Hard to Be a God

Moscow City Duma Deputy Besedina Ruled Out of Order for Proposing Putin Officially Be Called “God” and “Bright Star”
Mediazona
March 12, 2020

Darya Besedina, a deputy of the Moscow City Duma from the Yabloko faction, was ruled out of order after proposing fifty amendments to a draft resolution on amendments to the Russian Constitution. The session was broadcast on the Moscow City Duma’s YouTube channel.

 

Footage of Darya Besedina addressing the Moscow City Duma, followed by a brief interview with Besedina on Radio Svoboda’s  Current Time program.

“I believe that the text of the submitted amendments contains deliberately false information,” said Moscow City Duma Speaker Alexey Shaposhnikov, without specifying what information he had in mind.

Besedina’s fifty amendments included suggestions to insert the words “given that Putin is the apostle of national unity” and “noting that in future it will be necessary to add to the Constitution that a family is a sacred union between a man and a woman and Putin” before the phrase “the Moscow City Duma resolves.” Besedina also suggested inserting the phrases “faith in the God Vladimir Vladimirovich Putin” and “V.V. Putin is a Bright Star.”

 

Besedina posted the text of her proposed amendments on Twitter

The deputies decided to vote on the entire set of amendments rather than considering each one separately. Besedina’s proposed amendments were thus rejected since only three deputies voted for them, including Besedina herself. Soon thereafter the Moscow City Duma approved the amendments to the Russian Constitution itself.

obnulis

Besedina came to the session wearing a t-shirt embossed with the slogan “Zero Out (Fuсked in the Head)”* and harshly criticized the new amendments to the Russian Constitution. Moscow City Duma Deputy Chair Stepan Orlov said her speech was an “assault” and asked the regulations committee to analyze it for possible slander. Deputy Elena Nikolayeva called on Besedina to resign her seat.

The previous day, the Russian State Duma approved an amendment to the Constitution that would give Vladimir Putin the right to seek two more presidential terms.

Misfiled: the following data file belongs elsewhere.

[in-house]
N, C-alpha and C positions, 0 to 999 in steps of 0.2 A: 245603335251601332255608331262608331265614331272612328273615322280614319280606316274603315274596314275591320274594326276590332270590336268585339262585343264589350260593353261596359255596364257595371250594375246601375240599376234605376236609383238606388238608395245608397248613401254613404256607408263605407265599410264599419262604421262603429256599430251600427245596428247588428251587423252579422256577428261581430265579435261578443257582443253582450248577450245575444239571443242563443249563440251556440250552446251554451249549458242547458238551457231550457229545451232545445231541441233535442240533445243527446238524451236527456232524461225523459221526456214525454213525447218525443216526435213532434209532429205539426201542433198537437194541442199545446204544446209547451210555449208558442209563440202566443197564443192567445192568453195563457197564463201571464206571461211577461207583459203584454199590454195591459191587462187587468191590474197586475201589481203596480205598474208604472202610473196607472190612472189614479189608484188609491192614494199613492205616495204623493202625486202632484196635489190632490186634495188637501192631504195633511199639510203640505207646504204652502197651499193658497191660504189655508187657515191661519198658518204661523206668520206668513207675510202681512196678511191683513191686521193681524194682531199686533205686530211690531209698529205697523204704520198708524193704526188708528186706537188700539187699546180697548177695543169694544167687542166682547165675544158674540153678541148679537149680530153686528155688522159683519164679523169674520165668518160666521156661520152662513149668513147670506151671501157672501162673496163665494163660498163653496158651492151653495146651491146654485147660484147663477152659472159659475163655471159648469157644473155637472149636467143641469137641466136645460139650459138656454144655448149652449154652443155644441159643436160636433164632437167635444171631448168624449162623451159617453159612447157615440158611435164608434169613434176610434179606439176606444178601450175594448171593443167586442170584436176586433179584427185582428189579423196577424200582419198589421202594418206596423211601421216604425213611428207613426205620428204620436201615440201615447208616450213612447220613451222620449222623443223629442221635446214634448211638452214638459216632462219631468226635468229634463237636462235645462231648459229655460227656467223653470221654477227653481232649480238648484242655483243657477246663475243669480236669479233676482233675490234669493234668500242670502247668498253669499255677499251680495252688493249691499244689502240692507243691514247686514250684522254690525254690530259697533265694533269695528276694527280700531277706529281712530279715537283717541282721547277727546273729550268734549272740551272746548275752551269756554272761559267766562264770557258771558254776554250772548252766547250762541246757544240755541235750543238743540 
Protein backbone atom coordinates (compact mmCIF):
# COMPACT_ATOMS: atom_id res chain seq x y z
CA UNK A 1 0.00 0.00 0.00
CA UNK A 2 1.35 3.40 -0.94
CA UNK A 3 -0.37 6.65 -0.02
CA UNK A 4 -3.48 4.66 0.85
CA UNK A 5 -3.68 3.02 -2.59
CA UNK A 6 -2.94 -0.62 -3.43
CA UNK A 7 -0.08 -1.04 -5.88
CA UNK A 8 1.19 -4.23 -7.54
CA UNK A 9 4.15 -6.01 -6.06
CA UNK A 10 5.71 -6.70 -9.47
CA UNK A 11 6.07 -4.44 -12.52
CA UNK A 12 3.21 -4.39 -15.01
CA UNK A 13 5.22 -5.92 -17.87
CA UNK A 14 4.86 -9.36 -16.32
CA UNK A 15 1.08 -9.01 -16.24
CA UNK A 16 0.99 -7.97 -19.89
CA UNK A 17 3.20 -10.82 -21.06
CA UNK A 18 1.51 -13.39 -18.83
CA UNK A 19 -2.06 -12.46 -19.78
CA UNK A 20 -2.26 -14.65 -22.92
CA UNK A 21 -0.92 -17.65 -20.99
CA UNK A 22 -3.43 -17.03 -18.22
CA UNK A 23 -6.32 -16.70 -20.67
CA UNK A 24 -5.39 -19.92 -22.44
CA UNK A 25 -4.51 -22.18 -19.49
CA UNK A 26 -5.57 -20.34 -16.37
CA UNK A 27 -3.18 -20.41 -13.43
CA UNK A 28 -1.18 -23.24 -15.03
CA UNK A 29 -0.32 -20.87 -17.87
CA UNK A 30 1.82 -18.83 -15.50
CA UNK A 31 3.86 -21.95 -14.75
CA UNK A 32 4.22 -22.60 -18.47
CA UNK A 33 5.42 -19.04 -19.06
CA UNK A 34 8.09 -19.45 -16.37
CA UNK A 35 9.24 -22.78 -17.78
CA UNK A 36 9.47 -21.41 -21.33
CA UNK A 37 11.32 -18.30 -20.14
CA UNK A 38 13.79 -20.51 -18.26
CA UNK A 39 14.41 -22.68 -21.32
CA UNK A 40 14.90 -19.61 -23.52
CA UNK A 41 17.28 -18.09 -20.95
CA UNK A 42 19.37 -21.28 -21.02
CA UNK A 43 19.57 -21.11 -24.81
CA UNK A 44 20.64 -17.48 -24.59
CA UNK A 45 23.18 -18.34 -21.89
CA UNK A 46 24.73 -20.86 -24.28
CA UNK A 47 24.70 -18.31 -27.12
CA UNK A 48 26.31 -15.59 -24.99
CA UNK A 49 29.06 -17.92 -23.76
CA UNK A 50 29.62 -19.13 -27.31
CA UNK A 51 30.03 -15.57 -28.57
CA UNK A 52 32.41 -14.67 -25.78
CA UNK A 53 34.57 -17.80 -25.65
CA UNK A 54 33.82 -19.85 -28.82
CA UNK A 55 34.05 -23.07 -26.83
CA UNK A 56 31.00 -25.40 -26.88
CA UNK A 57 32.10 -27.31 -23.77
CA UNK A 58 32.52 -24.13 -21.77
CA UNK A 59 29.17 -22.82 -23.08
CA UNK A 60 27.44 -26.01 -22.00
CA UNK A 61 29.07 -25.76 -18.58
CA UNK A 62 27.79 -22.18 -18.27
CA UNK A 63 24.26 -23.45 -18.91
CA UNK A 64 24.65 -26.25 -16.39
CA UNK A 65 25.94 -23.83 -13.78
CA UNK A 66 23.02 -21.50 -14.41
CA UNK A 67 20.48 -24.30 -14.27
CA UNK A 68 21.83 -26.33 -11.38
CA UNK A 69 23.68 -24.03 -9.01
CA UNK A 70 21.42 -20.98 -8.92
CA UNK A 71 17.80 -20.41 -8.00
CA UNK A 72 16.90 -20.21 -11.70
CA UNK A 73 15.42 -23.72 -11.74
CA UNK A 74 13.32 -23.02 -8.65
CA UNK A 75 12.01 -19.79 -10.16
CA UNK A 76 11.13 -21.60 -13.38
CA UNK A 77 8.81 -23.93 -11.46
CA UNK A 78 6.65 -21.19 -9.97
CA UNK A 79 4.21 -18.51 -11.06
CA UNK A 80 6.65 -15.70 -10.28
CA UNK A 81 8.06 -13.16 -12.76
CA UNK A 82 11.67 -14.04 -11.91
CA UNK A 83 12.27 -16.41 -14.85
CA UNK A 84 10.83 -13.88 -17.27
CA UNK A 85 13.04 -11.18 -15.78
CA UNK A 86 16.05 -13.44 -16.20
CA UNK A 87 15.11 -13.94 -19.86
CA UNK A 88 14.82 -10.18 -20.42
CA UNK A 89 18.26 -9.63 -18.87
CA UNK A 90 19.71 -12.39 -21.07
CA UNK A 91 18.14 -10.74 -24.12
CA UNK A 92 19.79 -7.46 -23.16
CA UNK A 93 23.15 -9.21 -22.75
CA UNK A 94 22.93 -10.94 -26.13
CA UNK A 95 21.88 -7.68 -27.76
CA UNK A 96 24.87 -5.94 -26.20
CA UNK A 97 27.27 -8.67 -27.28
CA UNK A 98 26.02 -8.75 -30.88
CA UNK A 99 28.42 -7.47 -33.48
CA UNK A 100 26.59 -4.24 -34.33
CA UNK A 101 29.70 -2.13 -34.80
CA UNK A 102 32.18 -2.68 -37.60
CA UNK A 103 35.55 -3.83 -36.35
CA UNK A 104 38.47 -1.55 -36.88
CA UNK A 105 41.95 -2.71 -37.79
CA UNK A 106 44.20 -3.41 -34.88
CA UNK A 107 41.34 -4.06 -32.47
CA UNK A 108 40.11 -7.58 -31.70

* The umlauted ö on Besedina’s shirt suggests that obnulis’ (“zero out”) should also be read as ëbnulis’ (“they’re fucked in the head,” “they hit themselves hard on the head”).

Photo courtesy of Medialeaks. Translated by the Russian Reader

Nine Activists Detained in Petersburg at Picket Against Amendments to Constitution

con-1“Our motto: The constitution is forever, while the president and government [should serve] only 1 (one) term.” Photo by Maksim Klyagin for RFE/RL

Nine Activists Detained in Petersburg at Picket Against Amendments to Constitution
Maksim Klyagin
Radio Svoboda
February 1, 2020

Our correspondent reports that several activists picketing against proposed amendments to the Russian Constitution have been detained on Senate Square in Petersburg.

Several people were detained without explanation. Police pointed at them, after which they were escorted to paddy wagons, one of which has left the scene.

According to OVD Info, the detainees include Vadim Kazak, Yevgeny Musin, and Marina Ken. Kazak was put in a paddy wagon for refusing to sign a warning about [violating] the rules for holding a public event. He has been taken to Police Precinct No. 77. Musin was detained for holding up a placard that read, “Say no to Putin’s amendments to the Constitution!”

con-2Riot police detain picketer on Senate Square in Petersburg. Photo by Maksim Klyagin for RFE/RL

Our correspondent reports that police have also detained activist Alexander Tonkonogov, who was holding a handmade placard on an A4-sized sheet of paper. Yegor Stroyev has also been escorted to a paddy wagon.

One of the picketers, Vladimir Shipitsyn, was detained brutally by police.

“They’re carrying him by the arms and legs, they can’t lift him up. He hit his hand on the ground. They’ve put him on a bench,” our correspondent reported. An ambulance has been called for Shipitsyn, but it has not yet arrived. He has been loaded into a paddy wagon.

con-3

Riot police drag protester Vladimir Shipitsyn by the arms. Photo by Maksim Klyagin for RFE/RL

A total of eight activists were detained. The police stopped arresting people, and the riot squad soon left the scene. The picketers were standing in groups but had no placards.

Update, 3:39 p.m. MBKh Media has reported that activist Andrei Makashov was later detained on Nevsky Prospect. Although he had no placard, he had been among the picketers on Senate Square.

What Happened at the Rally Before the Arrests Began
Indefinite Protest, the movement which organized the rally, had labeled it a “people’s gathering” in defense of constitutional government. People took turns holding up placards and picketing. Around fifty people took part in the event. There were arrests at a similar picket on January 26.